Certified Child Support Arrears Shows Sharp Decline

May 11, 2021
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AUTHOR: ELAINE SORENSEN

The amount of child support arrears certified by states and submitted to OCSE reached $117 billion in February 2020 before falling to $113 billion in October 2020. The $4 billion decline is the largest that OCSE has recorded in 20 years.

The arrears amount represents child support that remains unpaid. State child support agencies maintain and certify noncustodial parents’ arrears and submit that information to the federal office for inclusion in the Federal Collection and Enforcement Programs. In turn, OCSE forwards this information to certain federal and private entities, when appropriate, for actions under federal law. This includes submitting cases with eligible arrears to the Treasury Offset Program, which is operated by the U.S. Department of Treasury, Bureau of the Fiscal Service (BFS). Monies that BFS offsets through the program, including from federal tax refunds, are sent to OCSE to be forwarded to the submitting states.

Figure 1 shows that arrears have been increasing over time and, historically, follow a certain pattern during the year. They tend to peak in February, then decline usually through October. Arrears increase again between October and February, ending each year at a higher level.

Based on recent trends in arrears, we expected a slight decline between February and October of 2020, but not as much as $4 billion. We capture this trend by calculating the monthly change in arrears from the past four years and applying the average change to each month between March 2020 and October 2020. Using this predictive approach, we expected arrears to drop by less than $1 billion between February and October, as shown by the blue line in Figure 1.  However, as the orange line shows, they actually dropped by $4 billion.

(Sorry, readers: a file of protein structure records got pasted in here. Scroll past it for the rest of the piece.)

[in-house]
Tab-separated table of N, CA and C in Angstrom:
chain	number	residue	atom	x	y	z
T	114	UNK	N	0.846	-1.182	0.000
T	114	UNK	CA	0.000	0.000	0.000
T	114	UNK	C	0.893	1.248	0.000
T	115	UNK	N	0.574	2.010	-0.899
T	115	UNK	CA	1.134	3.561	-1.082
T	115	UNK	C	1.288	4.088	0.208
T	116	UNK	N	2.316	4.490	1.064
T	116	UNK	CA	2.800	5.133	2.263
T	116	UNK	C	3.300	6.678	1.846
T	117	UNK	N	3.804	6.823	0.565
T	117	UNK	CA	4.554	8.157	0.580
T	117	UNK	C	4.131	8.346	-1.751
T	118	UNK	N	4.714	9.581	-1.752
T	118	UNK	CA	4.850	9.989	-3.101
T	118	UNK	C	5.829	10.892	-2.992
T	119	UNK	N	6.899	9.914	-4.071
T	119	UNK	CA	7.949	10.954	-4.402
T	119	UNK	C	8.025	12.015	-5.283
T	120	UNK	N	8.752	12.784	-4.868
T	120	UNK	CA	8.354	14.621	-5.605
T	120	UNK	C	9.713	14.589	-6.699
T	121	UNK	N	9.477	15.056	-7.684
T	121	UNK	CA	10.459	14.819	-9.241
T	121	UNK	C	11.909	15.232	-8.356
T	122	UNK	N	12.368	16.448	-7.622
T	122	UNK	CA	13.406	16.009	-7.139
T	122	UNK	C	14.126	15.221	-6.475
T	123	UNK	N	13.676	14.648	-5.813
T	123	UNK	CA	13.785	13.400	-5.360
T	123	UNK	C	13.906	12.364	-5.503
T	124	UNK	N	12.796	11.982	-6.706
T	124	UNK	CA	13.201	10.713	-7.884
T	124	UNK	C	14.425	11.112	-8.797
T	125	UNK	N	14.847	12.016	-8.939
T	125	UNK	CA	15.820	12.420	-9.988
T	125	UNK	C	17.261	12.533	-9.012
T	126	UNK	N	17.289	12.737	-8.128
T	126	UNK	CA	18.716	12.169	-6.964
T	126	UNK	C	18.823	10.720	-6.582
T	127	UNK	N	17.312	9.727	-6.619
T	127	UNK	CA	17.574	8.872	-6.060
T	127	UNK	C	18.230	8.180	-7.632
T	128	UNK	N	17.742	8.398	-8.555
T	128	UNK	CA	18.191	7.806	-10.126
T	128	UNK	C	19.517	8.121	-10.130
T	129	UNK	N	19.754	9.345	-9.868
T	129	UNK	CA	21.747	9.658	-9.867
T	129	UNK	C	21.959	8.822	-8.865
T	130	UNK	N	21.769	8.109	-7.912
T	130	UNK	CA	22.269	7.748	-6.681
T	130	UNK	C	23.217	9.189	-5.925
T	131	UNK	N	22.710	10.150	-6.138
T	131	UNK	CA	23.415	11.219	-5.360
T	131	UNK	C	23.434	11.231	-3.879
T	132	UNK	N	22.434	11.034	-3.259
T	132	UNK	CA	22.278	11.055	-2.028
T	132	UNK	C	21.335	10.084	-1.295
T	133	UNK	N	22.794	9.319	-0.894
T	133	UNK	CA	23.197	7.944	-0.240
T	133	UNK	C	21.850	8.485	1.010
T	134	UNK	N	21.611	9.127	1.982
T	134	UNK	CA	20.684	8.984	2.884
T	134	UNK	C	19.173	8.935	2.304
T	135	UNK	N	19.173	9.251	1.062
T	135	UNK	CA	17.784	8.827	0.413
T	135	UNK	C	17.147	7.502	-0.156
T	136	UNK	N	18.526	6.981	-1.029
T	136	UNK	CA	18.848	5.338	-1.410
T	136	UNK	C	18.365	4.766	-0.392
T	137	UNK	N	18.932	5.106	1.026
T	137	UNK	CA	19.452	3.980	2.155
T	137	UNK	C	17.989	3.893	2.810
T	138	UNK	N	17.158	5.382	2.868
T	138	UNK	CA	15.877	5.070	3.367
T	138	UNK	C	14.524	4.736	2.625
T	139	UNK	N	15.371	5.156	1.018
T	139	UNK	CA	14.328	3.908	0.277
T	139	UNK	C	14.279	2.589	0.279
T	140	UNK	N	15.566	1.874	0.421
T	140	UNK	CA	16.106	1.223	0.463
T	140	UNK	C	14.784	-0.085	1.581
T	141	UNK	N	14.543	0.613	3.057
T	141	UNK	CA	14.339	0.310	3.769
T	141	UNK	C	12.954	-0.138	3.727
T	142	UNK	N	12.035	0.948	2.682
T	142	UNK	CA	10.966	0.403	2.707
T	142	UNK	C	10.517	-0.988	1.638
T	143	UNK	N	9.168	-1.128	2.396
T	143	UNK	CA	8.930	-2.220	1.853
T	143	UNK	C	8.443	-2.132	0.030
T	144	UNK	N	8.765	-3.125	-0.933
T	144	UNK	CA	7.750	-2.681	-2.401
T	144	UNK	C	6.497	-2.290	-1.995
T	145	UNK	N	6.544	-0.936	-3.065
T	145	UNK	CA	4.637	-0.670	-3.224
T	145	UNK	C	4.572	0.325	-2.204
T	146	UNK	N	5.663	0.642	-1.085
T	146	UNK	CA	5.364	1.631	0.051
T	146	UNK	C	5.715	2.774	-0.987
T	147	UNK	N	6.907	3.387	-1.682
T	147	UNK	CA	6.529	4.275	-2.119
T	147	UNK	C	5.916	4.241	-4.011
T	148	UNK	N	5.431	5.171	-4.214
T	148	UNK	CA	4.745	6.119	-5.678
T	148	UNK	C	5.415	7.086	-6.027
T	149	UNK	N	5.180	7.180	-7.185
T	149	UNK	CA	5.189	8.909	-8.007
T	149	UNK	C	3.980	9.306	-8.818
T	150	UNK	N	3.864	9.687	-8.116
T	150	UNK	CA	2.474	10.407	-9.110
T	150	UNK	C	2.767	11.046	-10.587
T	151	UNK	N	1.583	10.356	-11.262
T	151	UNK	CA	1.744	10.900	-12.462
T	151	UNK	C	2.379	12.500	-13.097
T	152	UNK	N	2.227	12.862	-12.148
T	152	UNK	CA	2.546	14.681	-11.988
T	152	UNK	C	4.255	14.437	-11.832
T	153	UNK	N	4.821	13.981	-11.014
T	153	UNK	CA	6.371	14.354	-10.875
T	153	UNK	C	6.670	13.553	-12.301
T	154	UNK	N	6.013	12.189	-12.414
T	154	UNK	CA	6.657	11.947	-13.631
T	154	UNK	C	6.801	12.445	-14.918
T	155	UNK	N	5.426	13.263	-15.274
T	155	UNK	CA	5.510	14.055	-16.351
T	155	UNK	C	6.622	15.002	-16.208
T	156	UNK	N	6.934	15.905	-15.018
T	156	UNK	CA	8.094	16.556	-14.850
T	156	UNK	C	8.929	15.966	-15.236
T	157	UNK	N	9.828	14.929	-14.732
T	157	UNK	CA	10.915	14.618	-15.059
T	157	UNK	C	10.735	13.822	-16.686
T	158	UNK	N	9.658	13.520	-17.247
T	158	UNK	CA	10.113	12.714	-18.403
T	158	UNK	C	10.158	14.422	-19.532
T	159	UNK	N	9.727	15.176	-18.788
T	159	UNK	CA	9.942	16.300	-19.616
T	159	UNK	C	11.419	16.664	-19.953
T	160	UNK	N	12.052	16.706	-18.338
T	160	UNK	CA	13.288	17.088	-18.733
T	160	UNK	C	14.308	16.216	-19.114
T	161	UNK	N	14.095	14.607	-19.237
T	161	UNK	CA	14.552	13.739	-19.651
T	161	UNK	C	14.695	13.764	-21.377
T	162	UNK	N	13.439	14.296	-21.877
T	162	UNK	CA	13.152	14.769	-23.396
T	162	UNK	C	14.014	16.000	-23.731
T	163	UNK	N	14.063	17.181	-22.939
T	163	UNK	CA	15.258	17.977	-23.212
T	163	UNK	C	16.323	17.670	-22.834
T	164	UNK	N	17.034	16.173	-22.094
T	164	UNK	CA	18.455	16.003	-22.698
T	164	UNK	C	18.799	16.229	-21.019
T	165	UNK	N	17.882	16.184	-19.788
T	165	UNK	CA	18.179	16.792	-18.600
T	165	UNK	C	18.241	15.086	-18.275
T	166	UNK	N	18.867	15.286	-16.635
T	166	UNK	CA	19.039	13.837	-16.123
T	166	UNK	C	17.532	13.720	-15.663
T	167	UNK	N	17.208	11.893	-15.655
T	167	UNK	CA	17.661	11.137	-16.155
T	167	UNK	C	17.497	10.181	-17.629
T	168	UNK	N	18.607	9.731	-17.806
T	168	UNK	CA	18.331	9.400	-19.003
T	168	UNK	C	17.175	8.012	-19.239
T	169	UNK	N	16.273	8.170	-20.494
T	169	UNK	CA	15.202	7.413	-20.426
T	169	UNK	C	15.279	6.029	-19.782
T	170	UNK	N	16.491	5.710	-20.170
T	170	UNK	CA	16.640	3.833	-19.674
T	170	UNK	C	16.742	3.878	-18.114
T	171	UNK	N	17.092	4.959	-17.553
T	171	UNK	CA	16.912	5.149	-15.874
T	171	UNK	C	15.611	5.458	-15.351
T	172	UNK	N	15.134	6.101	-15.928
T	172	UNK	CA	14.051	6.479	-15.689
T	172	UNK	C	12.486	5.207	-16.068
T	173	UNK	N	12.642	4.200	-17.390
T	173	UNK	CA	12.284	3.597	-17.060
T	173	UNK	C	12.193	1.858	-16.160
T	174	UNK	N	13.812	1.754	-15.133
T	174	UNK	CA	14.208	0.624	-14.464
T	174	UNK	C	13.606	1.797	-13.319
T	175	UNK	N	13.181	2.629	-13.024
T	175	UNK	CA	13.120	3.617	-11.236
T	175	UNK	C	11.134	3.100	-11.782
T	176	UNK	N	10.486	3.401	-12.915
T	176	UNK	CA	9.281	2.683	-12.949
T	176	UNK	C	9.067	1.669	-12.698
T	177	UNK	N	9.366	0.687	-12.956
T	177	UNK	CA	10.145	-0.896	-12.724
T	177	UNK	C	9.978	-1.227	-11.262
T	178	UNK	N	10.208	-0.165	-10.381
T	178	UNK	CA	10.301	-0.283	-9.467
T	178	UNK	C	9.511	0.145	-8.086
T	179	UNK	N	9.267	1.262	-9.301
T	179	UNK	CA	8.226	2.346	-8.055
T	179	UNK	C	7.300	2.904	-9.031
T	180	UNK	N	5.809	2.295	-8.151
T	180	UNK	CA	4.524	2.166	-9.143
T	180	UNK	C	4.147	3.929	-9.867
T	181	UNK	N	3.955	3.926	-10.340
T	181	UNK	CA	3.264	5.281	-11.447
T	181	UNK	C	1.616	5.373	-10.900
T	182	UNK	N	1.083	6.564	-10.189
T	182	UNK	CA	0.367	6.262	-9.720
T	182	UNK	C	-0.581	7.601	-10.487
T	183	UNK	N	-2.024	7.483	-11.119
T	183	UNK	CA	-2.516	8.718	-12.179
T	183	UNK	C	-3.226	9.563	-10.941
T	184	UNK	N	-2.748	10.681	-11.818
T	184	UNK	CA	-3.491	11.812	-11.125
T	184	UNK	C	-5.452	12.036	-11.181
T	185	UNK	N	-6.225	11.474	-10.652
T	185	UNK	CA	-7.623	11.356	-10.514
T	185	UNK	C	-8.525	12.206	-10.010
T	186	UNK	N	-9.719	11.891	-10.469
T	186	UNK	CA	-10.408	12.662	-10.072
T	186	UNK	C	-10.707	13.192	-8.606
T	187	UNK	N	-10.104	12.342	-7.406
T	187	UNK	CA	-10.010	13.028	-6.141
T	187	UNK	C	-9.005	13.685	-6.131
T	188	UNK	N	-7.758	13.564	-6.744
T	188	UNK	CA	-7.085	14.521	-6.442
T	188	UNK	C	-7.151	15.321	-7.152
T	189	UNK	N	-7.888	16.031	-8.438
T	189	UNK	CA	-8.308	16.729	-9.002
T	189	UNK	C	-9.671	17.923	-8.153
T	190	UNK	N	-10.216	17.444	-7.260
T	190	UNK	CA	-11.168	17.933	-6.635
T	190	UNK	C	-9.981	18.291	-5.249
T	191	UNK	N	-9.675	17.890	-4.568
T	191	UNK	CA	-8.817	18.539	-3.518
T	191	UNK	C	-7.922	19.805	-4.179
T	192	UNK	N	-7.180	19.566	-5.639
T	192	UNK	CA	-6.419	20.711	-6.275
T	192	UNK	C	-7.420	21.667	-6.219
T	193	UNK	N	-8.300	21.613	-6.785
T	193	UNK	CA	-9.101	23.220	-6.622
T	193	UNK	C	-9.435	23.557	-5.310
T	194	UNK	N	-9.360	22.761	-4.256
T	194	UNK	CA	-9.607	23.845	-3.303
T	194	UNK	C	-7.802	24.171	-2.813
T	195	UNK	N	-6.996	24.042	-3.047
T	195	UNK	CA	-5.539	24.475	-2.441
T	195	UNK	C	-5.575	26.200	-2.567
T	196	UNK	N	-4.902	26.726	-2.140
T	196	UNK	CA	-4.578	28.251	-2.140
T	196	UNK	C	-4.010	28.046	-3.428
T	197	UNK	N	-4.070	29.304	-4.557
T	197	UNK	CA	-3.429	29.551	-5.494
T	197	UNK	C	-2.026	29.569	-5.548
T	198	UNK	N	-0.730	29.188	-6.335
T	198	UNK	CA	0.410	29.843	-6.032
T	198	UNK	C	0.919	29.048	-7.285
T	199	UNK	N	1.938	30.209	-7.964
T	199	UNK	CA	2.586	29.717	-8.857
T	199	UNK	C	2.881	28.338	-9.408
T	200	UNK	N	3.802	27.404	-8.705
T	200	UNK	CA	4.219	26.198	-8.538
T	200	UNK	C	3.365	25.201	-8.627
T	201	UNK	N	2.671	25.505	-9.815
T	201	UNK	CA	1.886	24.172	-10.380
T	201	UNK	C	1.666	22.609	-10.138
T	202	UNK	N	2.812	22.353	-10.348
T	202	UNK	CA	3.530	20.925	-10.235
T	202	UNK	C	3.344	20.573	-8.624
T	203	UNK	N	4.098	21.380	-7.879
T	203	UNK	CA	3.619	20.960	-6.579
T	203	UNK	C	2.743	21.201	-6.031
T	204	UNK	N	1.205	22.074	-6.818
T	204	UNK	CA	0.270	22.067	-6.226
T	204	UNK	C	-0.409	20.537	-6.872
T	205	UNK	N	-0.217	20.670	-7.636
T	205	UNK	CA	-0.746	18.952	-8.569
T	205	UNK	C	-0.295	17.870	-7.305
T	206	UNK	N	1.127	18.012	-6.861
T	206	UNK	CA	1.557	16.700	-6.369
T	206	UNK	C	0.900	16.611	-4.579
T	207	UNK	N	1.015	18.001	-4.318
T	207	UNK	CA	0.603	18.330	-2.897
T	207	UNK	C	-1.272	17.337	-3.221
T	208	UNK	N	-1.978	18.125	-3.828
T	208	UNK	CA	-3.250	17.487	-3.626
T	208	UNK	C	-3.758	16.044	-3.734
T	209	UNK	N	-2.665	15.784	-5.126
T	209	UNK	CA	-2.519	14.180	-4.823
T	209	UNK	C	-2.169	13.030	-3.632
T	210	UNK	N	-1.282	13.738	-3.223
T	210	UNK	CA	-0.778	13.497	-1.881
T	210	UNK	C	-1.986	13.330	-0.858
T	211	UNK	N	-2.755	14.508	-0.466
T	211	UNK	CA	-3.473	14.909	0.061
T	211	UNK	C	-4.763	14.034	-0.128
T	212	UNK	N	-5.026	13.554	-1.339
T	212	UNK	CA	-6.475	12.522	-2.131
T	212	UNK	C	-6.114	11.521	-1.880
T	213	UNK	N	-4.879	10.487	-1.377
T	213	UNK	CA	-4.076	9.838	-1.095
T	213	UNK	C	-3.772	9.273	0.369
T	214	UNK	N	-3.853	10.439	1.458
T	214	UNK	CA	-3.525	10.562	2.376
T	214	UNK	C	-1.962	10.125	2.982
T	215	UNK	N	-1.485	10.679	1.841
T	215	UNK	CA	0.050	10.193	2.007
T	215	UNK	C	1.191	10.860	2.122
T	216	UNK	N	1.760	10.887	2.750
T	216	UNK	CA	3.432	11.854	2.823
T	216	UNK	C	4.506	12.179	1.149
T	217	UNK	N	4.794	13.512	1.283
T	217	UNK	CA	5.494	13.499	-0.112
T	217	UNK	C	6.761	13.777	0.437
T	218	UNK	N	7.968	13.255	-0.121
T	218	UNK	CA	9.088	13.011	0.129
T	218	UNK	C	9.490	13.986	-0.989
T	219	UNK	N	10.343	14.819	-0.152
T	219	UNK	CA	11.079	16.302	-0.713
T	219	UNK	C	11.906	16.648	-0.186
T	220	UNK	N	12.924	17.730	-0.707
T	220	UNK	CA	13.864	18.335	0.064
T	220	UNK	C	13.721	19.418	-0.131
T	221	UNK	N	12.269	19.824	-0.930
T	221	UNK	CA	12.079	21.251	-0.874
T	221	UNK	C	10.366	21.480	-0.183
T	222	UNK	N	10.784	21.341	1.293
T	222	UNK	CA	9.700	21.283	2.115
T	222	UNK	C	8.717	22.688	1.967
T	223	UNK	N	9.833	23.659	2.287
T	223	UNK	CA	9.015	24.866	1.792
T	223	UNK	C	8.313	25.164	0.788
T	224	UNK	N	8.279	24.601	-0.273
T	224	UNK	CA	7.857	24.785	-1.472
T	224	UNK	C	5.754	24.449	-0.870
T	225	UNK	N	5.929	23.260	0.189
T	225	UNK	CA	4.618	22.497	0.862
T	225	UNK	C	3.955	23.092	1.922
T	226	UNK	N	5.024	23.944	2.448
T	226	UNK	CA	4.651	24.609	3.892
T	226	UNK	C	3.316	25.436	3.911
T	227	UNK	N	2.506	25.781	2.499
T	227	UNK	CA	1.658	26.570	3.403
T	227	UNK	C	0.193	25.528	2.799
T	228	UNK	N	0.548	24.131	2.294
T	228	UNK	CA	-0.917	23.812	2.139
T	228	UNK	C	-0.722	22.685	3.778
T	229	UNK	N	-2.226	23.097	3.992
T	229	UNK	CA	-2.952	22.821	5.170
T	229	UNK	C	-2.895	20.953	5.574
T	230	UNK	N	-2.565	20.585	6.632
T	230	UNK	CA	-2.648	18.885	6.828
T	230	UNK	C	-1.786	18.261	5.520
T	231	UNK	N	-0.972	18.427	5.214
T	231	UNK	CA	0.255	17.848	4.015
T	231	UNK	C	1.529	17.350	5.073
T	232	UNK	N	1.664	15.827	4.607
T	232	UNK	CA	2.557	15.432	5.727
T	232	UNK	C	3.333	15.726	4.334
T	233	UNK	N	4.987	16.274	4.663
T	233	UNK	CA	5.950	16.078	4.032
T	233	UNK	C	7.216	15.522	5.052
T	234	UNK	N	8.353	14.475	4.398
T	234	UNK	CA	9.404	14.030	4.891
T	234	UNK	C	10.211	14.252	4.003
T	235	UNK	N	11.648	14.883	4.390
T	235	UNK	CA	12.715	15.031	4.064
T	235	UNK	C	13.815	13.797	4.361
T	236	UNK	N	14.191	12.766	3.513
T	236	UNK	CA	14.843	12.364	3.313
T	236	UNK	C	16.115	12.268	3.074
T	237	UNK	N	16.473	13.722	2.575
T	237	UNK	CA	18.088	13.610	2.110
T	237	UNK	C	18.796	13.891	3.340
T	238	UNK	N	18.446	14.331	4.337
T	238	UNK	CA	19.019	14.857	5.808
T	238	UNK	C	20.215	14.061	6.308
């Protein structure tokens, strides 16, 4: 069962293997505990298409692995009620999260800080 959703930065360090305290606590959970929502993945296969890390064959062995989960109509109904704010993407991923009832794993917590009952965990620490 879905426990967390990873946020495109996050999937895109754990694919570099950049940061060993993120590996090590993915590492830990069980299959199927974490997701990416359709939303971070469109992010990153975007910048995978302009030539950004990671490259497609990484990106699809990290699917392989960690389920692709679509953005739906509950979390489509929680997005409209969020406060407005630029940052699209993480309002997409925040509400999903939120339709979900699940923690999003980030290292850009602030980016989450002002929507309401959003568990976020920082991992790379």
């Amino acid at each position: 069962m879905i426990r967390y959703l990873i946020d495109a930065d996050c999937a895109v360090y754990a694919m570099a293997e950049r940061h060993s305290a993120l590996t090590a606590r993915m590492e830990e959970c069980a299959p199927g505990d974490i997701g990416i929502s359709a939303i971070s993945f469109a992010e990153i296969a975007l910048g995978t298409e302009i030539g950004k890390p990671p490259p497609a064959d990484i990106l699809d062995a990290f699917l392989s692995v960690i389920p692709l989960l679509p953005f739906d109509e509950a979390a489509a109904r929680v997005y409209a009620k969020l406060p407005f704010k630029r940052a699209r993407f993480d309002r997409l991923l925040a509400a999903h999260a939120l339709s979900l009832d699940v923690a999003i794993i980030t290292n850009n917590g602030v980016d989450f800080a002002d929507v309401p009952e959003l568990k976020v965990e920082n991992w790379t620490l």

Figure 1. Average Monthly Certified Child Support Arrears (in billions)

Source: Federal Office of Child Support Enforcement (OCSE), Management Information Central Repository System (MICRS).

This significant drop in arrears was driven in large part by the Economic Impact Payments of $1,200 per adult and $500 per child issued to most Americans as part of the 2020 CARES Act. The CARES Act did not exempt these payments from the Treasury Offset Program, and thus they were handled the same as a tax refund offset. Noncustodial parents who were eligible for a tax refund offset had their payments intercepted.  While other factors may have also played a role in the decline of child support arrears in 2020, the offsets from Economic Impact Payments were probably the largest contributing factor. 

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